• Supriya D. Mehta, MHS, PhD;Associate Professor of Epidemiology, University of Illinois at Chicago School of Public Health 
  • Maura P. Quinlan, MD, MPH; Assistant Professor, Department of Obstetrics and Gynecology, Northwestern University, Feinberg School of Medicine 
  • John Schneider, MD, MPH, Associate Professor, Medicine and Epidemiology Director University of Chicago Chicago Center for HIV Elimination 
  • Andrew Trotter, MD, MPH; Assistant Professor Infectious Diseases Specialist University of Illinois at Chicago

While HIV rates are declining, other STIs are on the rise across the nation. In 2018, Chicago had 30,608 chlamydia cases (the highest on record), 12,679 gonorrhea cases (the highest in a decade) and 877 primary and secondary syphilis cases (the highest since the mid-1990s). The syphilis figure represents an 11% rise over the previous year, with a disproportionate effect on gay and bisexual men. In addition, women saw a 38% increase between 2017 and 2018, which could lead to more babies acquiring congenital syphilis (CS). Without proper treatment, syphilis can lead to neurological damage, blindness, deafness, dementia, stroke and permanent damage to vital organs.

“The time has come for a concerted effort to reduce syphilis in our community,” says Chad Hendry, Director of Sexual & Reproductive Health at Howard Brown Health and member of the Syphilis Task Force. “We are eager to work with the City to foster more effective approaches to preventing and treating syphilis, especially among the residents most at risk.”

This initiative builds on CDPH’s existing efforts. CDPH tracks all new STI infections in Chicago—more than 40,000 cases annually—and provides follow up services to prevent further transmission. The department also makes strategic investments in STI prevention, diagnosis and treatment, including:

  • Operation of three STI specialty clinics in Austin, Lakeview and Roseland that act as a critical safety net and serve nearly 11,000 residents per year, treating more than 2,500 infections. Residents can also pick up free condoms and learn more about other HIV prevention methods like PrEP (Pre-Exposure Prophylaxis).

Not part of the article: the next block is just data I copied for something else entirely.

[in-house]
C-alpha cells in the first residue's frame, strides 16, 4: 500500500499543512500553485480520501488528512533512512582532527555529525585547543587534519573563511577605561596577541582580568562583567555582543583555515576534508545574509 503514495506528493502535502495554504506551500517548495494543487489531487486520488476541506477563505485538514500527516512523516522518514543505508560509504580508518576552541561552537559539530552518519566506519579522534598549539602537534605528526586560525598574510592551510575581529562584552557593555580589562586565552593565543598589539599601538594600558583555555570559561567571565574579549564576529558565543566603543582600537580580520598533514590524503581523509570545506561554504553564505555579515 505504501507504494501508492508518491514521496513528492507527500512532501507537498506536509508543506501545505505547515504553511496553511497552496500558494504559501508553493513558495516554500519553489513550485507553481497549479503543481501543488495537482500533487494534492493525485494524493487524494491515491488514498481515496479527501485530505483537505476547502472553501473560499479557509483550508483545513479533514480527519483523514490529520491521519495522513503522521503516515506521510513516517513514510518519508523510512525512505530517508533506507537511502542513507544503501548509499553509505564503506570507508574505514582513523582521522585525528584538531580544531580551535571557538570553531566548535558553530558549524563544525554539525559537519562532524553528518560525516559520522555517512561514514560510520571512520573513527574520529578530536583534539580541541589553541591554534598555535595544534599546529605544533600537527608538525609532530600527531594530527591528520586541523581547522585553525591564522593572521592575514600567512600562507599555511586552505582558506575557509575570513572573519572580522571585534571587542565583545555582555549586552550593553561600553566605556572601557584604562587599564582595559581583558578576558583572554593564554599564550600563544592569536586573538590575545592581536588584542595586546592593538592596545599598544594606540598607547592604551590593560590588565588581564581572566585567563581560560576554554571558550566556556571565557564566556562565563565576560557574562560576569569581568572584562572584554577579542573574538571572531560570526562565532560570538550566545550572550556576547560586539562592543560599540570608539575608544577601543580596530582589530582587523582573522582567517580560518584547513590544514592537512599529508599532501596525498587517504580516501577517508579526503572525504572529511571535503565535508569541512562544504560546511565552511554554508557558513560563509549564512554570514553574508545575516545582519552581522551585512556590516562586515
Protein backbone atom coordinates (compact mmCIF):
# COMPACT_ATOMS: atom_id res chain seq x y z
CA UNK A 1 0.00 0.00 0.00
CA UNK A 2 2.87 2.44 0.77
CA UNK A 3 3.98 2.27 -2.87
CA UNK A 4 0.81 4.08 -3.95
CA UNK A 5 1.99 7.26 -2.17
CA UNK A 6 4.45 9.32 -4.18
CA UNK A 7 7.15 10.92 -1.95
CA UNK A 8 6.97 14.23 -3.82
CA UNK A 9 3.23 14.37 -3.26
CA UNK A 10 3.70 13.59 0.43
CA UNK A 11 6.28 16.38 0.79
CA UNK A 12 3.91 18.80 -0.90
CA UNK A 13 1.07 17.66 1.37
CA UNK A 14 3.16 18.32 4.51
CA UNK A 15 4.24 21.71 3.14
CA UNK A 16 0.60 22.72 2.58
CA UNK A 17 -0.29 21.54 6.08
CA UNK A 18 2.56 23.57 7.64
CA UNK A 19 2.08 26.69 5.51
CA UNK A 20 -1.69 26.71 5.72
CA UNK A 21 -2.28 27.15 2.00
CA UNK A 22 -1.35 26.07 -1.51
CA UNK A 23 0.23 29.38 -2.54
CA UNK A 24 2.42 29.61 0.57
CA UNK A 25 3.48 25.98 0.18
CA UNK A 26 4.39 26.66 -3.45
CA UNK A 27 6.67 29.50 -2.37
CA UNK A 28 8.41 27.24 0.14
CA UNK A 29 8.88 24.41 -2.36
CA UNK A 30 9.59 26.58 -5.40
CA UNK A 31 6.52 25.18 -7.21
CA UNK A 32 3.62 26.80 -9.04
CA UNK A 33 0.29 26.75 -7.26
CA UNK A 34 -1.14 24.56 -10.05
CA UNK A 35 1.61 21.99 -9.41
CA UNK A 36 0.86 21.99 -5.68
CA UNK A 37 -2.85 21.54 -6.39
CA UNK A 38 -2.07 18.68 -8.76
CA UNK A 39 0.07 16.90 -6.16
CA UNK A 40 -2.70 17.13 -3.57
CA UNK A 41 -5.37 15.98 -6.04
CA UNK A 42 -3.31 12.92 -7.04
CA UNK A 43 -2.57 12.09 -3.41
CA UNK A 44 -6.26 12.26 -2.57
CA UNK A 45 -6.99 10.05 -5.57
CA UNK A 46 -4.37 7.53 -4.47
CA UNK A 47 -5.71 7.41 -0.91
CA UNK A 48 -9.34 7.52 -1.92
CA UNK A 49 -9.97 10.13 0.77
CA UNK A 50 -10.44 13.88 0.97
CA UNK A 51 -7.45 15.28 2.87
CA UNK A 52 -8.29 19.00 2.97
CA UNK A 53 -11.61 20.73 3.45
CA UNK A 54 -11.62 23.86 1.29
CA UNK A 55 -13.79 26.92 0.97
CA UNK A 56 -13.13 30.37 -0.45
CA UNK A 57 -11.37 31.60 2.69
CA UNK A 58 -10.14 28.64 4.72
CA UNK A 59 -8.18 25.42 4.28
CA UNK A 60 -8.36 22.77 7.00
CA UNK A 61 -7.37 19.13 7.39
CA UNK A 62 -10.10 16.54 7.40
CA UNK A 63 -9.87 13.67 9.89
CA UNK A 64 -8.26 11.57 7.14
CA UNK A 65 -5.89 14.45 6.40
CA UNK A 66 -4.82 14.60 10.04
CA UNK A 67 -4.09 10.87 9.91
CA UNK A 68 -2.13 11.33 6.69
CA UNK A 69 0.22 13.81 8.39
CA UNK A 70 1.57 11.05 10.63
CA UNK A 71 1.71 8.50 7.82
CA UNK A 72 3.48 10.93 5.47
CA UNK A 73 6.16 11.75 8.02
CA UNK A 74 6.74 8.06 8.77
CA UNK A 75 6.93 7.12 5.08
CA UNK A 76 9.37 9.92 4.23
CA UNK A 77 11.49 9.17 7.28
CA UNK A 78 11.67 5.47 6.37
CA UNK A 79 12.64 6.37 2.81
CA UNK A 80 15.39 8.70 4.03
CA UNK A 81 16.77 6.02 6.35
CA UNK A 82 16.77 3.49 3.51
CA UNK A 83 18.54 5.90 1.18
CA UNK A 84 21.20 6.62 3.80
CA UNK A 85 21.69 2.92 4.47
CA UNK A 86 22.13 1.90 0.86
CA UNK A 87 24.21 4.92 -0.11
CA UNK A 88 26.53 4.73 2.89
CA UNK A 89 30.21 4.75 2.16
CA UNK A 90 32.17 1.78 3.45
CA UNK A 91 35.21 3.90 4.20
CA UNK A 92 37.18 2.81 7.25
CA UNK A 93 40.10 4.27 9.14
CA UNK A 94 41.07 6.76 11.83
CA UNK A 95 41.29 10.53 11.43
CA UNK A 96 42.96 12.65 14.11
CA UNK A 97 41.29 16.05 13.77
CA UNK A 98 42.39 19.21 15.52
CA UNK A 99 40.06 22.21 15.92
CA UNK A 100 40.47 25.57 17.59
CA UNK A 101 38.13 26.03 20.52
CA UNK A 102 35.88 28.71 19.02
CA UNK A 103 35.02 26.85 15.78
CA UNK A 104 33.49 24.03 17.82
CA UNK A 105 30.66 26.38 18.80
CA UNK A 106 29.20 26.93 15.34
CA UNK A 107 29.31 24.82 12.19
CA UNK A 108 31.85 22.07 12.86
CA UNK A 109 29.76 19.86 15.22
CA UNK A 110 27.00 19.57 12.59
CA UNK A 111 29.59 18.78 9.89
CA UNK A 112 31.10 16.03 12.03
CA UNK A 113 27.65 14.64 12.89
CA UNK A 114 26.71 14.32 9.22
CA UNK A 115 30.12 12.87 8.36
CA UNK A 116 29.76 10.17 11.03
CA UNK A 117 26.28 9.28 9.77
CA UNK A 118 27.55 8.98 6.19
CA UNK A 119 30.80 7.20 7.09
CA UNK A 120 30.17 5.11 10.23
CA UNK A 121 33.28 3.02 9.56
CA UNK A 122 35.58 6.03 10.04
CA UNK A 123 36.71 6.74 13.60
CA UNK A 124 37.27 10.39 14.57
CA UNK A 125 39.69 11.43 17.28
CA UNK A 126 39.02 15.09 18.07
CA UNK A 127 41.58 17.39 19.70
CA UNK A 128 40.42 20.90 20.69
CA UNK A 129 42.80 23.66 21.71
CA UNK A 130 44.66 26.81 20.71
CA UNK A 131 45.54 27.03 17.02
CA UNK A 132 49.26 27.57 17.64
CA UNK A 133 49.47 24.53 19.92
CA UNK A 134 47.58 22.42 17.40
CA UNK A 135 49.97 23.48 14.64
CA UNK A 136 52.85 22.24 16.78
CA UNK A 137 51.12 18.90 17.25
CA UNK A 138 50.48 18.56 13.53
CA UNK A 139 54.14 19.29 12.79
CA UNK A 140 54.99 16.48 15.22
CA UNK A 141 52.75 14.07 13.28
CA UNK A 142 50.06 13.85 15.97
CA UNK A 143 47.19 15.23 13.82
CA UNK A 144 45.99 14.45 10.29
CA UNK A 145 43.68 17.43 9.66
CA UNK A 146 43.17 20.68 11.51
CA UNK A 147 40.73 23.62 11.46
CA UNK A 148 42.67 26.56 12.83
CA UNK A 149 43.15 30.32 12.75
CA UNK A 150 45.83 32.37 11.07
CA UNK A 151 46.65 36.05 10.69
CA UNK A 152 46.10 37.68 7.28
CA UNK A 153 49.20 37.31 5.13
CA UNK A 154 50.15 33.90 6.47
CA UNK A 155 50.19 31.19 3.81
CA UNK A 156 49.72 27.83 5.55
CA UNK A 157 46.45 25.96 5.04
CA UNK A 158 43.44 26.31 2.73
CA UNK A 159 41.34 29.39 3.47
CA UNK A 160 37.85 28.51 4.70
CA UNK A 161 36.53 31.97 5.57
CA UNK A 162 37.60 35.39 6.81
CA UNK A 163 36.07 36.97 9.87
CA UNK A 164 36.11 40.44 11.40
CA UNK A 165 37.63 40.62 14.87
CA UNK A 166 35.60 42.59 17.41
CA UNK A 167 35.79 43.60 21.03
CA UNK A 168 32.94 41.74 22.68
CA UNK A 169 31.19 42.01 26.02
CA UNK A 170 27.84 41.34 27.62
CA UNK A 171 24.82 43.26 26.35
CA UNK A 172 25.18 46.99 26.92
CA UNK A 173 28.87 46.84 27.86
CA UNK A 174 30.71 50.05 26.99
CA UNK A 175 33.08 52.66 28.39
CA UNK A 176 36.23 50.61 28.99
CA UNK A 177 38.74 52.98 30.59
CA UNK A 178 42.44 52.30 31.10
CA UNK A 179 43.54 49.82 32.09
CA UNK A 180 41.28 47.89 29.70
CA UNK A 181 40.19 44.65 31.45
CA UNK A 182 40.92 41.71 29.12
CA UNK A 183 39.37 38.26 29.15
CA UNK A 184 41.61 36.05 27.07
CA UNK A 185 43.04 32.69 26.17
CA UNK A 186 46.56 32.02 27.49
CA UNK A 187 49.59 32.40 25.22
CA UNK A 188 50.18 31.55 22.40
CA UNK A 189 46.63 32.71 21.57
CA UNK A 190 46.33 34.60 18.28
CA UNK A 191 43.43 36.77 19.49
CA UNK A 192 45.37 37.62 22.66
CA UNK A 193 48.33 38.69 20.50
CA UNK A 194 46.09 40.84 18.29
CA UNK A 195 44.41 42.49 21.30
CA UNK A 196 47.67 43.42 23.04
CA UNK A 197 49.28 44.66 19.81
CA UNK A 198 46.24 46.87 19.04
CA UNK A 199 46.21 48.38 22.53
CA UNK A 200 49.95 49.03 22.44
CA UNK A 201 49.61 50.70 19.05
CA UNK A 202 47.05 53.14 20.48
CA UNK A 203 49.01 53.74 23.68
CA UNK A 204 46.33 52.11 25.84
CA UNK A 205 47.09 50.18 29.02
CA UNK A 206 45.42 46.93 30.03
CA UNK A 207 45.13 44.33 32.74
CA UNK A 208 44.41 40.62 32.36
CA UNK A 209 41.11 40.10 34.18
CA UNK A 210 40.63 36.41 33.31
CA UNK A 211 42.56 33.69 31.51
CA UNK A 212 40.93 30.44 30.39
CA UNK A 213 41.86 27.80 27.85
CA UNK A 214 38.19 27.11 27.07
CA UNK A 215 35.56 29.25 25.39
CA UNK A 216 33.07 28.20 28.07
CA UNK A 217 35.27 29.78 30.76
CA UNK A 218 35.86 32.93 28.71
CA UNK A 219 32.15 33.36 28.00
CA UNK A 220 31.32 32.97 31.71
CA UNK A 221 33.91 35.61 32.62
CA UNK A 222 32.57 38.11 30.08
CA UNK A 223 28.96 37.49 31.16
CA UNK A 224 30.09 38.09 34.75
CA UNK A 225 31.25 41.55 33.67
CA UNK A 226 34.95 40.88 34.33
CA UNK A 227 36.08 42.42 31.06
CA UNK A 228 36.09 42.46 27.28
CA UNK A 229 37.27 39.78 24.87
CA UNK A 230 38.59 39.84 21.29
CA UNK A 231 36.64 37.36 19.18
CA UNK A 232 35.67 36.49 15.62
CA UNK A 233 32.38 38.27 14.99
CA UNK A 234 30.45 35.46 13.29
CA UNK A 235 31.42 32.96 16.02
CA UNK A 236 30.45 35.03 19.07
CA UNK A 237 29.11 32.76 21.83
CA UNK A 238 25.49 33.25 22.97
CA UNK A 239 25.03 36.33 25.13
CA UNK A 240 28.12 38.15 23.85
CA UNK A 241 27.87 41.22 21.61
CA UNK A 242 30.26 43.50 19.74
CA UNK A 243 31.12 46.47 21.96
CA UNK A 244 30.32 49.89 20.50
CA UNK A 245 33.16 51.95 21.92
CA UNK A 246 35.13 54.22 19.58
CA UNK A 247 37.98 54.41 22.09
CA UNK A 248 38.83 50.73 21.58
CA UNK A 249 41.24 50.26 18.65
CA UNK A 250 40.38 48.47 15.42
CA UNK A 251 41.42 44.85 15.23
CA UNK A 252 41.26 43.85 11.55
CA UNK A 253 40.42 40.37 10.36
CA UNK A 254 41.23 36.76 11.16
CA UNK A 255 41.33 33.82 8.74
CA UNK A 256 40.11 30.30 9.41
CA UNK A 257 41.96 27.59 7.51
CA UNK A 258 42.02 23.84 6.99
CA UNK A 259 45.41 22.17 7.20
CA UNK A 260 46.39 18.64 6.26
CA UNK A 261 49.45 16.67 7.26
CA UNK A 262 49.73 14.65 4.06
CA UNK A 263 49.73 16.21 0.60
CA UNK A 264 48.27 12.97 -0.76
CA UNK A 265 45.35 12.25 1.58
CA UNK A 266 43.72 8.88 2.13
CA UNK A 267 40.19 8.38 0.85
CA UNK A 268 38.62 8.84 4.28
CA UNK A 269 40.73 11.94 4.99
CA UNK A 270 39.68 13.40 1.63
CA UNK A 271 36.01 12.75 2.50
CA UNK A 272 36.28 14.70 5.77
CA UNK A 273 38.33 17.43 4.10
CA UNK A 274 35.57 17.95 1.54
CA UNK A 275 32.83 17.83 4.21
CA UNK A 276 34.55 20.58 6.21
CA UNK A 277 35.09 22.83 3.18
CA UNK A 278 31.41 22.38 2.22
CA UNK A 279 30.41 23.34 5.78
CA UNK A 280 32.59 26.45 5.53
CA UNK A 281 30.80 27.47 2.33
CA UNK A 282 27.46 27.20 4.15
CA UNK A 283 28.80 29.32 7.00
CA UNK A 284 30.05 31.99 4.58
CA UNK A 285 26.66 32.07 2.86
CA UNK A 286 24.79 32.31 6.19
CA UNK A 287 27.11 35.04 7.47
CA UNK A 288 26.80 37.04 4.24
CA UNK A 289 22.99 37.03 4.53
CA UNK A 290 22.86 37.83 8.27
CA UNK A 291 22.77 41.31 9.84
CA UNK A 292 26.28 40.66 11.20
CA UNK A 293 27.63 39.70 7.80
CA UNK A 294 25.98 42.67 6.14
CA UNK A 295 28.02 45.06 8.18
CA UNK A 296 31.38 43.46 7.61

• Funding for two community-based clinics, operated by Howard Brown Health and the CORE Center that provided more than 15,000 screening tests and diagnosed and treated more than 2,000 cases in 2018.
  • In 2018, Chicago made progress in reducing the number of congenital syphilis cases to 11, the lowest number in the past five years. In partnership with the Illinois Department of Public Health, health care providers and perinatal centers in Illinois, CDPH implemented coordinated elimination strategies and launched two awareness campaigns.
  • The Chicago Healthy Adolescents and Teens (CHAT) program, a partnership with Planned Parenthood of Illinois and Chicago Public Schools, provides sexual health education, STI screening and linkage to treatment for teens and young adults in 40 CPS high schools. In 2018, CHAT provided sexual health education to more than 12,000 students and STI screening to nearly 6,500 students.
  • Marketing campaigns such as Save Yours, educate young people on STIs and encourage them to get regular screenings.